Mullumbimby's Tim Browing goes over for a try during round 4 of the NRRRL rugby league match between the Lower Clarence Magpies versus Mullumbimby Giants at the Maclean Showground on Sunday, 3rd May 2015. Photo Debrah Novak / The Daily Examiner
Mullumbimby's Tim Browing goes over for a try during round 4 of the NRRRL rugby league match between the Lower Clarence Magpies versus Mullumbimby Giants at the Maclean Showground on Sunday, 3rd May 2015. Photo Debrah Novak / The Daily Examiner Debrah Novak

BEHIND THE DESK: Is a salary cap the answer for the CRL?

BILL NORTH: Law of disorder leads rugby league towards a slow death

THE laws of entropy might well apply to the current state of rugby league in the bush and explain why it is dying a slow death.

Entropy is a measure of disorder, or randomness, in a system. The second law of thermodynamics states this process is irreversible. In other words, the amount of disorder in the universe can never decrease.

So when a bunch of players chase the cash, according to the laws of entropy the sum of disarray left behind at the clubs losing out will be equal to or greater than the benefit to the club with the new bright lights.

Where one club gets stronger, others will become progressively weaker. Scientific fact or not - it's food for thought...

In any case, the scrap for signatures hurts the game on many levels. As discussed in a previous BTD, the lure of the dollar messes with player loyalty. Meanwhile, clubs drive themselves into the ground from pressures to spend up and 'buy a premiership', or simply secure a remotely competitive outfit.

The CRL certainly needs to take action to reverse the trend. It needs its champions to come forward and help revolutionise the system - blokes like Steve Mortimer, as mooted at by some at Lower Clarence's centenary dinner in 2015.

But a salary cap? How would it work?

A financially successful club with solid sponsorship backing should be free to use its resources how it wishes. While it would be perceivably easier for clubs in larger and more affluent communities, clubs are the sum of their parts and only got to where they are through previous management.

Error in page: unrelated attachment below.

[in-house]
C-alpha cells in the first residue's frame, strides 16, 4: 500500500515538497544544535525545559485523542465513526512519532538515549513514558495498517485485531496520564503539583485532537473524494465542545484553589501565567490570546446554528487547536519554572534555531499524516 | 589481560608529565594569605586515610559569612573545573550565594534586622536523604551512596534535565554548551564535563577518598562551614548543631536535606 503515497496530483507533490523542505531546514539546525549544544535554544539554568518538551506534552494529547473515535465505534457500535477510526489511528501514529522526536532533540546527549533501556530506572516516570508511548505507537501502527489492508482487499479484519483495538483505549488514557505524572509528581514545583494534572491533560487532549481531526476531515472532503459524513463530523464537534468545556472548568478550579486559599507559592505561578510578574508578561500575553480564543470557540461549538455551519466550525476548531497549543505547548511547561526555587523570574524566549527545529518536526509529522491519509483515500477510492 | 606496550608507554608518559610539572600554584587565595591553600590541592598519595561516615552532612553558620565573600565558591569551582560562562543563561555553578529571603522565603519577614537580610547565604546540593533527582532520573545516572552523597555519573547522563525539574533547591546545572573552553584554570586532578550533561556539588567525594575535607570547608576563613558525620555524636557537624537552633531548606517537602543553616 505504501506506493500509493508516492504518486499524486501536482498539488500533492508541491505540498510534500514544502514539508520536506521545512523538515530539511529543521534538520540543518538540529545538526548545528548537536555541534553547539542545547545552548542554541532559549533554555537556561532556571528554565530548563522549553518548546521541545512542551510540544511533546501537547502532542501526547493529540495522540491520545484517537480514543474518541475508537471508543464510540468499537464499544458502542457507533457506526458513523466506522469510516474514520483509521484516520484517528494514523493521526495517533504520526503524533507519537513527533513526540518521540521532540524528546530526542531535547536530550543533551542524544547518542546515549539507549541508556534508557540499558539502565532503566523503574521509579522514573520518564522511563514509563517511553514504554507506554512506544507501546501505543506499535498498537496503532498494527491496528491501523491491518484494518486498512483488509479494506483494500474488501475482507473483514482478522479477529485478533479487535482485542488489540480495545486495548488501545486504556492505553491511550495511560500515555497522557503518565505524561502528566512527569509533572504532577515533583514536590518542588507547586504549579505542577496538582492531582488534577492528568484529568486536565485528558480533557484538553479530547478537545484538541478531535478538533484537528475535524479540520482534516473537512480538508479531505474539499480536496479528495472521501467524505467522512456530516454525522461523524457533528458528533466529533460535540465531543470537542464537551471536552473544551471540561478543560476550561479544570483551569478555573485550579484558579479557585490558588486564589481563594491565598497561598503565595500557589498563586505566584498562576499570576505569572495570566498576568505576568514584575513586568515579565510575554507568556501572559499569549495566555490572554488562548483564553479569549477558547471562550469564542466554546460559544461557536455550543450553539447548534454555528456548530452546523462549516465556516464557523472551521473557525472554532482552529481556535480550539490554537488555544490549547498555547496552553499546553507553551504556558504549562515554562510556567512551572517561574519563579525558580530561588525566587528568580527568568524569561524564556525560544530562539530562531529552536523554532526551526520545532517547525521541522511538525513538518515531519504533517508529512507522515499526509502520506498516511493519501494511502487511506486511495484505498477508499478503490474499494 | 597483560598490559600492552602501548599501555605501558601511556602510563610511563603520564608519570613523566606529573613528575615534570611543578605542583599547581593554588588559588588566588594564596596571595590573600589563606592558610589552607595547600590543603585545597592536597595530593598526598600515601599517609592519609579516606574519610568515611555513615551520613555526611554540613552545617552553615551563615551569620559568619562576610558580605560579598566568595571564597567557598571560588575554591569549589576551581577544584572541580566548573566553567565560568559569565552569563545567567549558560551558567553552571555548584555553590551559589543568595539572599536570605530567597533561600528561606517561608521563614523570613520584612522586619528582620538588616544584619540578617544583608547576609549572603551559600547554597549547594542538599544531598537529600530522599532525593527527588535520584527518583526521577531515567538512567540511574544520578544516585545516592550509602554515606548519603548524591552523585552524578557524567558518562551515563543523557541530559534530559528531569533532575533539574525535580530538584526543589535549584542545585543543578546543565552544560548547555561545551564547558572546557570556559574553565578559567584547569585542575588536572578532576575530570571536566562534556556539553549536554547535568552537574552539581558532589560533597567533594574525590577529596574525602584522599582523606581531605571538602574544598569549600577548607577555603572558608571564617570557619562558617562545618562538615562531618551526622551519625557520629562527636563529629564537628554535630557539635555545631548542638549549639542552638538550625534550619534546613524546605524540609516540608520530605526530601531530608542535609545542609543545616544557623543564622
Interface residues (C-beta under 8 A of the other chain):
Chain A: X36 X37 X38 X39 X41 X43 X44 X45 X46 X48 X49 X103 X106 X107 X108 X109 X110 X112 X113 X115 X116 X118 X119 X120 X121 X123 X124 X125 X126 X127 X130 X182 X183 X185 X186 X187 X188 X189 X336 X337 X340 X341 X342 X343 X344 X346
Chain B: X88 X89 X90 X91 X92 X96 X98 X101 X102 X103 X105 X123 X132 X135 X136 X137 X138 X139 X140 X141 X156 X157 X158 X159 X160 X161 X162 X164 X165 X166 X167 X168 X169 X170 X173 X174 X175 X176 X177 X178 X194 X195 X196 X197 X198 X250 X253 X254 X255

Some clubs receive an injection from time to time from interested movie stars and the like. But why should there be any restriction on that either? It's no different to a fan buying 20 raffle tickets to support his beloved club.

A player has a value, based on supply and demand, and the highest bidder will win every time.

MOOSE ELKERTON: Where is the love? Can you still get loyalty without the $$$?

THE idea that a Country Rugby League competition would have to implement a salary cap seems preposterous but not as far away as you would expect.

Lower Clarence is standing on the brink of not running a team in the NRRRL for a season. Something that has not happened in the club's 100-year history before.

And it is because a trend of players chasing money has taken a stranglehold of the sport, seeping down to its country grassroots in recent years.

But there is a major difference between paying professional players in the NRL first grade and paying blokes to turn up on a Sunday in the bush. Or at least there should be.

I grew up on rugby league and would class myself as a purist. I have an affinity with one club and believe there is rarely a greater respect than between a player and the jersey.

But it appears times have definitely changed with players only respecting the jersey that comes wrapped around a hefty pay packet.

While I do not expect players to play for nothing - after all they are performing to earn the club a crust - I would rather not see players entertaining three different clubs in the hopes one offers double.

Because at the end of the day some clubs have a hell of a lot more money then others - and those clubs tend to win premierships.

I'm unsure a salary cap is the right answer for this, but it could be the only one we've got.

Previously in Behind The Desk...



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